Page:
Highland expects pandemic to have long term effects
The impact of COVID-19 on healthcare infrastructure will be felt for a long time, according to Highland Community Hospital Administrator Bryan Maxie.
Although the challenge the hospital presently faces invovles getting through the COVID-19 pandemic, there will be financial and logistical challenges even after the number of new cases begins to decline.
“… none of us believe that healthcare moving forward will be the same as it was prior to this pandemic,” said Maxie.
Healthcare providers will have to figure out how to transition from a lockdown, where hospital visitors are heavily restricted and elective procedures have come to a halt, back to some kind of normal.
That transition will probably come in gradual steps, said Maxie. The hospital will want to know who has and has not been tested for COVID-19 to avoid risk of contamination and may implement protocols in outpatient clinic areas to track patients, said Maxie.
Even when cases begin to decline, Maxie anticipates hospitals will be affected for 60 to 100 days after the later COVID-19 cases start, because COVID-19 patients are expected to remain in the hospital for a long period of time. Highland will most likely be dealing with effects from the pandemic into early fall, said Maxie.
“The conditions that the positive patients with COVID have and the toll it takes on their body—it takes them quite some time to recover,” said Maxie.
Maxie believes the hospital will still be treating COVID-19 patients at the peak of hurricane season, but is hopeful the critical mass of patients will be out of the facility by then. He does not think that the pandemic will negatively affect the hospital’s ability to respond to crises during hurricane season.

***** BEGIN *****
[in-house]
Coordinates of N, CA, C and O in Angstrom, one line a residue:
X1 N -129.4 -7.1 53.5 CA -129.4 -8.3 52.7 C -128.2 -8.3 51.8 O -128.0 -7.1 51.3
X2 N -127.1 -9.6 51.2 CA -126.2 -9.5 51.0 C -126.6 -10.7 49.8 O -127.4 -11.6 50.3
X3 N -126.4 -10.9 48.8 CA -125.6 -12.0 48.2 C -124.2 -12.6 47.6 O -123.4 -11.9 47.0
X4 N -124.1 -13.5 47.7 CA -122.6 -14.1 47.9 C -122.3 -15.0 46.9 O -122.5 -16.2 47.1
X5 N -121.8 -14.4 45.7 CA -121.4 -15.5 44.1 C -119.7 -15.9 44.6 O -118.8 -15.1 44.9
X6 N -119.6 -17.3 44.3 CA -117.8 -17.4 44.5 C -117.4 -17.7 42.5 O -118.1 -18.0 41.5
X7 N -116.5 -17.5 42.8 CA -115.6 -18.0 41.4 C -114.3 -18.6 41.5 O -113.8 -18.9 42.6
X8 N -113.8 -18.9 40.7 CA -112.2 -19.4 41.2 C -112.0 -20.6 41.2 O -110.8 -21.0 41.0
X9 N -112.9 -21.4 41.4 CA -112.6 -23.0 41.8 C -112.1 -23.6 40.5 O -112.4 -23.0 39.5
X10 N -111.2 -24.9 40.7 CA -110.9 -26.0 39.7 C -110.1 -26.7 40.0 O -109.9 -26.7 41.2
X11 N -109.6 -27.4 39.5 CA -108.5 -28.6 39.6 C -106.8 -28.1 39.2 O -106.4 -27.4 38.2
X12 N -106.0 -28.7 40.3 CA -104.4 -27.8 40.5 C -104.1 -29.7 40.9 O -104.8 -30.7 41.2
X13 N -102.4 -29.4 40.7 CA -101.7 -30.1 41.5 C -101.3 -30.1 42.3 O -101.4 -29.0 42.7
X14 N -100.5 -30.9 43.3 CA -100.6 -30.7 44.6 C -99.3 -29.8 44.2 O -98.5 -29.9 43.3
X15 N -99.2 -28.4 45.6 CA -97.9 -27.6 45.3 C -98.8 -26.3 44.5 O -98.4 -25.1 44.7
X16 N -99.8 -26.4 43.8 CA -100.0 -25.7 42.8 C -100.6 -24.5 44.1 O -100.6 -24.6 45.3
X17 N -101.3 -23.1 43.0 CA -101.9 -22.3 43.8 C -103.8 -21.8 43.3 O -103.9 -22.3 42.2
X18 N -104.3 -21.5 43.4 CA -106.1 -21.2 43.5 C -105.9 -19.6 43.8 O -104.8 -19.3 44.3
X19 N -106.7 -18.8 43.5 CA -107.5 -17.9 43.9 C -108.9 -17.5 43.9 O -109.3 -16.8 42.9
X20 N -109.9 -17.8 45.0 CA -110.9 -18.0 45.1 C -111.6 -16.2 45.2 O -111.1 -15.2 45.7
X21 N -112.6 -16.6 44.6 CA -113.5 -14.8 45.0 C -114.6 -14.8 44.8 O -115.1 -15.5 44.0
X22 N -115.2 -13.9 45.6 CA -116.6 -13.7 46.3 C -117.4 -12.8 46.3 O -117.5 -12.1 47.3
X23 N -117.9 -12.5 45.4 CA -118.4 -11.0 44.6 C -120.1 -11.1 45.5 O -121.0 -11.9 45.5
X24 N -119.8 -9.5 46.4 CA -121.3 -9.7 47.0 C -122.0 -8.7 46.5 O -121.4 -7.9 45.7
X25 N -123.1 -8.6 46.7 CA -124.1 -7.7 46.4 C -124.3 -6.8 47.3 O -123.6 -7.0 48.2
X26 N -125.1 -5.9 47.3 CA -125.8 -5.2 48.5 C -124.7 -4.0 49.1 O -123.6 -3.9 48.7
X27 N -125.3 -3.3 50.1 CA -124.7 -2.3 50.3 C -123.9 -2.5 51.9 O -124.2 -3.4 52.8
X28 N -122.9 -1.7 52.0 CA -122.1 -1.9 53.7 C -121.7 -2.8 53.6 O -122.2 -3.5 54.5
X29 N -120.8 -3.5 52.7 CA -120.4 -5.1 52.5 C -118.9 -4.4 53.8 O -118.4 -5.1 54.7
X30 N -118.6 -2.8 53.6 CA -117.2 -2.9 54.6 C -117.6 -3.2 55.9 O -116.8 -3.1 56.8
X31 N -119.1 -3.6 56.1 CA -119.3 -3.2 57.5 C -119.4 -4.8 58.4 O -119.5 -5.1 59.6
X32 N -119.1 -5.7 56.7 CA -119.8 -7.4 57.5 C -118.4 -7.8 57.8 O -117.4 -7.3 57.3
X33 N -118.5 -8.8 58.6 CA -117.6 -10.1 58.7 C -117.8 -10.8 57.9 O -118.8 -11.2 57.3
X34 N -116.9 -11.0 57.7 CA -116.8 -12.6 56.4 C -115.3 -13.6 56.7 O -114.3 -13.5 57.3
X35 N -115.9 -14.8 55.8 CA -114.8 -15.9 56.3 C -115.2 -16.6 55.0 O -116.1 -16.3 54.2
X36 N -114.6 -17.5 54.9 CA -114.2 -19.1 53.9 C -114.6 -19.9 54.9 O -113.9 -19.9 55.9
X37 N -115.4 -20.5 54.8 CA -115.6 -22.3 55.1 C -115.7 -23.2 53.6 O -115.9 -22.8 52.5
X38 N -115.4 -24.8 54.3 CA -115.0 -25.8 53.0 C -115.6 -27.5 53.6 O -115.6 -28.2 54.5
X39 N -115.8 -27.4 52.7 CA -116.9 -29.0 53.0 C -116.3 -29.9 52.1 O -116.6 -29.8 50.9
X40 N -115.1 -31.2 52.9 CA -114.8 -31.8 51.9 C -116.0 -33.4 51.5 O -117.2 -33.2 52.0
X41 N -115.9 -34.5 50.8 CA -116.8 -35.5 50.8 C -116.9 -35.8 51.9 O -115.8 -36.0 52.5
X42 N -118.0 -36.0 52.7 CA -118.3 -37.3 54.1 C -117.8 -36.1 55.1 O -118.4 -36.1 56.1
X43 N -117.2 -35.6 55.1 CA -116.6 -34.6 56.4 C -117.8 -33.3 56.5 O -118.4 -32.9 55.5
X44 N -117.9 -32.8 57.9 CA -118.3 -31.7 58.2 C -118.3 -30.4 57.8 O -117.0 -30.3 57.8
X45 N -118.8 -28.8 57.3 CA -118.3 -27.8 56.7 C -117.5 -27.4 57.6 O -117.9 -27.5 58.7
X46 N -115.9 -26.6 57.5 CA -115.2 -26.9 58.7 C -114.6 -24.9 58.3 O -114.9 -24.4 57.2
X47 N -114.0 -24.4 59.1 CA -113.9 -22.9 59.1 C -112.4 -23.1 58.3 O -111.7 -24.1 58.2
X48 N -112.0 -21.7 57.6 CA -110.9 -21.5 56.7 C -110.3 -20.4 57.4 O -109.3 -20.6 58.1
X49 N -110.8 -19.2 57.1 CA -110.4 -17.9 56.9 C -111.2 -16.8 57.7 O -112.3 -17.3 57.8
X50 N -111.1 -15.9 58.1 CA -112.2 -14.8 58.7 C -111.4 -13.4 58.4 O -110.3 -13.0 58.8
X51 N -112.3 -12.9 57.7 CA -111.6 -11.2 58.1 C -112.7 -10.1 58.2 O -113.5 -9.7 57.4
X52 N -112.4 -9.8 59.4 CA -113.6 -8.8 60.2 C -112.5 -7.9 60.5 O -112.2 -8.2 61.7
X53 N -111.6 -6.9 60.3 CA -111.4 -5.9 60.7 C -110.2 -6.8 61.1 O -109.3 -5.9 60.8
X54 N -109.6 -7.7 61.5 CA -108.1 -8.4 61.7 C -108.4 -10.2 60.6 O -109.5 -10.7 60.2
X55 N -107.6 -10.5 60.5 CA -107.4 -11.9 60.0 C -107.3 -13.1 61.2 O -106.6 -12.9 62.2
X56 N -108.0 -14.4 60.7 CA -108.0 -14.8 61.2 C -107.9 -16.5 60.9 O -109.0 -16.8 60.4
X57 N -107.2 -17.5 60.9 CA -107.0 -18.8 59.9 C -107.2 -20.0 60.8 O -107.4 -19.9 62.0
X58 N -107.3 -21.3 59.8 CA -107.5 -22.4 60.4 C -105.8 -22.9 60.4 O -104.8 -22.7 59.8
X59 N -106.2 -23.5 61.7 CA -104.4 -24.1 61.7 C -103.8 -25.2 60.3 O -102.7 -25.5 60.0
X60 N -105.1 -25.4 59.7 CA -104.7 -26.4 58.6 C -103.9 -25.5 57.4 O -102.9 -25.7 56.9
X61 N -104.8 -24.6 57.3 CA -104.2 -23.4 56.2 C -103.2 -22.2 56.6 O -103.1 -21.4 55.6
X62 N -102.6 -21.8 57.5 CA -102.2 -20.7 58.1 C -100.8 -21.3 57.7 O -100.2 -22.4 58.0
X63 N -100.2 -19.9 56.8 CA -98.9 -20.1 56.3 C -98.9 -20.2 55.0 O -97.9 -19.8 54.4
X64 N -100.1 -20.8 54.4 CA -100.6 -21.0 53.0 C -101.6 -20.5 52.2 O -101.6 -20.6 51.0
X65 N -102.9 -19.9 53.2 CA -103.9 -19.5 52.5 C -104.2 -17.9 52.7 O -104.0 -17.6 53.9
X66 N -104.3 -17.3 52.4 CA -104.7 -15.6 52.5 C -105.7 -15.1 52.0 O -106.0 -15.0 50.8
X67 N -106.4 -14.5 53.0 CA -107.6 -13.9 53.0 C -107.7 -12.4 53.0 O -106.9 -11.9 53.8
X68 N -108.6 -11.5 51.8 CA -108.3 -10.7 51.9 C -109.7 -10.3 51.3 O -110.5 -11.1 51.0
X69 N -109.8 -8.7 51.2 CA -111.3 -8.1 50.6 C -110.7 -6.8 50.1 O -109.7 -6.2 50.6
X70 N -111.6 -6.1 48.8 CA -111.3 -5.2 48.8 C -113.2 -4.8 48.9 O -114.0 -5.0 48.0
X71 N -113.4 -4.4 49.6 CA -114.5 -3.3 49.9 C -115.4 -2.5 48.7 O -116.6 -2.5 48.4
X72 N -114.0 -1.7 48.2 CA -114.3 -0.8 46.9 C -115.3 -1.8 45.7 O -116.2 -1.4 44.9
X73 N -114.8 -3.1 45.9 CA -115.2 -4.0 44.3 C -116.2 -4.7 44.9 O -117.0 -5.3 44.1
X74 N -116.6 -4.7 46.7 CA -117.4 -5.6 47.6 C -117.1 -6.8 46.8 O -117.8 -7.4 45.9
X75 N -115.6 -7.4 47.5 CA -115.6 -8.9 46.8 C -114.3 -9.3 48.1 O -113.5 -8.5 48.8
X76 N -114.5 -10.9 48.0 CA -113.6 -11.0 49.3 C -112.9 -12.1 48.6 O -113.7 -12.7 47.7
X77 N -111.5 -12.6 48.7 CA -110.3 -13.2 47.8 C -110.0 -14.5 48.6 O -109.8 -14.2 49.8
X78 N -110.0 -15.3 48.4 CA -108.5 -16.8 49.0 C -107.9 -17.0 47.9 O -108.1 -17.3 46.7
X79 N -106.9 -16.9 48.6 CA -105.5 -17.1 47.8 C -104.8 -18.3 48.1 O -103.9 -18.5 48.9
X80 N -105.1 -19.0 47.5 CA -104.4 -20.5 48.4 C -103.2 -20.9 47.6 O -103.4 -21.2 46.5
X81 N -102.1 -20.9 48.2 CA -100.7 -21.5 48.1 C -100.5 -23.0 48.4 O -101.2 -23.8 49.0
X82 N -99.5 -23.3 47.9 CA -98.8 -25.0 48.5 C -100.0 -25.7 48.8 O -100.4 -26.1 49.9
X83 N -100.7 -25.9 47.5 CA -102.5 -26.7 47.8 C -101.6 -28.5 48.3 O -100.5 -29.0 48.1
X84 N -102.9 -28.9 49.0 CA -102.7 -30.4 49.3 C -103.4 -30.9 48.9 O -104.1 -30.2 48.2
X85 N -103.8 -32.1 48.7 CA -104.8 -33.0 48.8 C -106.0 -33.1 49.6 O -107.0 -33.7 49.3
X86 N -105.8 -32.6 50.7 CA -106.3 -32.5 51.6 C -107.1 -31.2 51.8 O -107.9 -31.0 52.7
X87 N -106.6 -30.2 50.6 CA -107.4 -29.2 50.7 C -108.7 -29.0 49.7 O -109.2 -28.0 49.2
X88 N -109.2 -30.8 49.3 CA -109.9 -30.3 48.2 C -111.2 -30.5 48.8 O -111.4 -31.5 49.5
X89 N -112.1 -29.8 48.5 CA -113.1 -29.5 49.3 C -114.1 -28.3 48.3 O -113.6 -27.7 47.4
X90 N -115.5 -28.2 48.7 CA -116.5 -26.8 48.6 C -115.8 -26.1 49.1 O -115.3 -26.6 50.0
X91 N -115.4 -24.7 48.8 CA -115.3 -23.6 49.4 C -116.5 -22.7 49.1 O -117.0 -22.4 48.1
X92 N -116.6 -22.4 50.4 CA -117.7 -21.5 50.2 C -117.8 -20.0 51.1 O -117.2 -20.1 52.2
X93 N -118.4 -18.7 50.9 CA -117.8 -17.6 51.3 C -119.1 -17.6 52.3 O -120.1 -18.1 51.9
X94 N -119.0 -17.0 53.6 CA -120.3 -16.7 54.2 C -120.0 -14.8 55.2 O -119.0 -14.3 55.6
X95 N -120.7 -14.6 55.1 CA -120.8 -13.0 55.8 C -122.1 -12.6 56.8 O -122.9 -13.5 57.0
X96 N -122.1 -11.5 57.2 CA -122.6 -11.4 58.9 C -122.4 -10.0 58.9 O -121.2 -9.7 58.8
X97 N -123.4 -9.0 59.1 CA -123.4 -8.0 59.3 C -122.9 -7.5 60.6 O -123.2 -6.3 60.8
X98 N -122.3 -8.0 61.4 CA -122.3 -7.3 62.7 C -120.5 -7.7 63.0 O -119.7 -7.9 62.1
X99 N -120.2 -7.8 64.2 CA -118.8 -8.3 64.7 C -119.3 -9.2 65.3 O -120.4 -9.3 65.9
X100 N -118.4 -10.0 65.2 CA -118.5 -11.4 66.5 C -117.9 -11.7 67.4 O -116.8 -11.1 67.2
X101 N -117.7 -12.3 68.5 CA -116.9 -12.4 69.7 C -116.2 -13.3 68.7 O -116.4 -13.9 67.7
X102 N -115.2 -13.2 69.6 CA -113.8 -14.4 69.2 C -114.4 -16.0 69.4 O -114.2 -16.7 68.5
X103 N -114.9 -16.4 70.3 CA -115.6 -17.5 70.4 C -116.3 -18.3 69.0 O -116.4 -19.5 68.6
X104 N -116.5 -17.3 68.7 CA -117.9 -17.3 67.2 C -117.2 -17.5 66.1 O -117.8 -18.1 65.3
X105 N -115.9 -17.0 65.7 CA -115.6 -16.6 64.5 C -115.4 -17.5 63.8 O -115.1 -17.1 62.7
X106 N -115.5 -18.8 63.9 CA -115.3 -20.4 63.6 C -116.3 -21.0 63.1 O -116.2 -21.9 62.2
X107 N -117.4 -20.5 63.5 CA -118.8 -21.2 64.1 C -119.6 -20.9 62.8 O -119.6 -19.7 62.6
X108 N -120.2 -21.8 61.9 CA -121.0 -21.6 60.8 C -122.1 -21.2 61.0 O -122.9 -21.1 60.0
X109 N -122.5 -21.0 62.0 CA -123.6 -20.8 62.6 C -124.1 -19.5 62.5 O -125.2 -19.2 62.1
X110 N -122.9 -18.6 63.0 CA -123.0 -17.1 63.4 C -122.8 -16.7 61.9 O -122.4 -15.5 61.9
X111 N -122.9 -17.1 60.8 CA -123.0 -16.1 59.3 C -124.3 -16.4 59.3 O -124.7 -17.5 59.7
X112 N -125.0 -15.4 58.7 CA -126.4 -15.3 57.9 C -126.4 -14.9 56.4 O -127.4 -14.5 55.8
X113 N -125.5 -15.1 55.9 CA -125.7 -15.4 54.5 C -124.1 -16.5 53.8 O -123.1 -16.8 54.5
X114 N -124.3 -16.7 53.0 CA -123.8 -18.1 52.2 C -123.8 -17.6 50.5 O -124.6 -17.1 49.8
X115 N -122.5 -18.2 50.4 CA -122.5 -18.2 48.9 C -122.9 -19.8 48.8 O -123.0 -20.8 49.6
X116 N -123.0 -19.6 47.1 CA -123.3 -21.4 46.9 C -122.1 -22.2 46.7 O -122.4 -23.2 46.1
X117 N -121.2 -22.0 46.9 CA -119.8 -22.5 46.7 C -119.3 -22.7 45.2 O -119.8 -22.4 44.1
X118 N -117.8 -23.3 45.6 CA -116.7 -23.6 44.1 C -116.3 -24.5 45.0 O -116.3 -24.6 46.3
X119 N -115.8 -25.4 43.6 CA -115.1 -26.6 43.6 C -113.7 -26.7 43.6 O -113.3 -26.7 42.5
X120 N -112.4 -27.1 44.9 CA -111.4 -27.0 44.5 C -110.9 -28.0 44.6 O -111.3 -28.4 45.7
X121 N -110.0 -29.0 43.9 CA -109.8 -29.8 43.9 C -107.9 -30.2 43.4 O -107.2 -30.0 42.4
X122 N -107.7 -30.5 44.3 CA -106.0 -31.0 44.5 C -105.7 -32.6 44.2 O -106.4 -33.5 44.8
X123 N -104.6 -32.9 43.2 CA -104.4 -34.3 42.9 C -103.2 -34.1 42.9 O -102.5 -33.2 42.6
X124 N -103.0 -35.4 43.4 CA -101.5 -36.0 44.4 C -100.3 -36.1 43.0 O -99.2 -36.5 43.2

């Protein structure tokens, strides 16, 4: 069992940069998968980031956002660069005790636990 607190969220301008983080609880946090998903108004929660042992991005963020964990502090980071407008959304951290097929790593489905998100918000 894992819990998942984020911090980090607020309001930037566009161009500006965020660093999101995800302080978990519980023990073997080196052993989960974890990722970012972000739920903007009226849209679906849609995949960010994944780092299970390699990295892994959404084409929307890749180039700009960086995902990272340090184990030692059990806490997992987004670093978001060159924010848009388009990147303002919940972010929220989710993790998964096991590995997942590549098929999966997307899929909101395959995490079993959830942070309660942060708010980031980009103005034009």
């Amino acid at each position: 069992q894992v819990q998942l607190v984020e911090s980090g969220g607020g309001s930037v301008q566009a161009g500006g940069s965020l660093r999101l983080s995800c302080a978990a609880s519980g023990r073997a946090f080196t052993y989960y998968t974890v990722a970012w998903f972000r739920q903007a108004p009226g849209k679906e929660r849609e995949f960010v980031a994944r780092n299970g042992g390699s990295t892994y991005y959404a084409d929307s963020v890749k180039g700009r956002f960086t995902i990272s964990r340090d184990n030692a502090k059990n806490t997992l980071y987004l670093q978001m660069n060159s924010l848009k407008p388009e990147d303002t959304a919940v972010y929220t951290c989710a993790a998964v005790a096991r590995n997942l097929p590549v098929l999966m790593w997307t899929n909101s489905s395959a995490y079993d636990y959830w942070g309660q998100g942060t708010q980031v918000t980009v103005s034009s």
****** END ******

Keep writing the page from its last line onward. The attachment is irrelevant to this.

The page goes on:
“We pray that the aftereffects of COVID-19 will be over by hurricane season, or at least the majority of it,” said Maxie.
More hospital staff have been cross trained in critical areas due to the pandemic, said Maxie. Additionally, steps taken by hospital staff to respond to COVID-19 should keep the facility prepared if it needs to treat an influx of patients at the spur of the moment. As in many other industries, the pandemic has created a financial crisis for healthcare facilities.
Many smaller facilities are struggling, because the services that bring in revenue like surgeries, cath labs, outpatient care and elective procedures, are way down, said Maxie.
“There’s not a lot of money coming in the door, but a tremendous amount is going out the door,” he said.
The federal stimulus packages should help healthcare facilities move forward, but currently it is unclear how much those funds will help, Maxie said.
“From an administrative perspective, I think our worst days are ahead of us versus behind us as we try to adapt to the position that this pandemic leaves us in,” said Maxie. Still, the hospital’s current focus is on providing care to patients and making it through the health crisis, he said. “We’ll worry about the other stuff later,” said Maxie.
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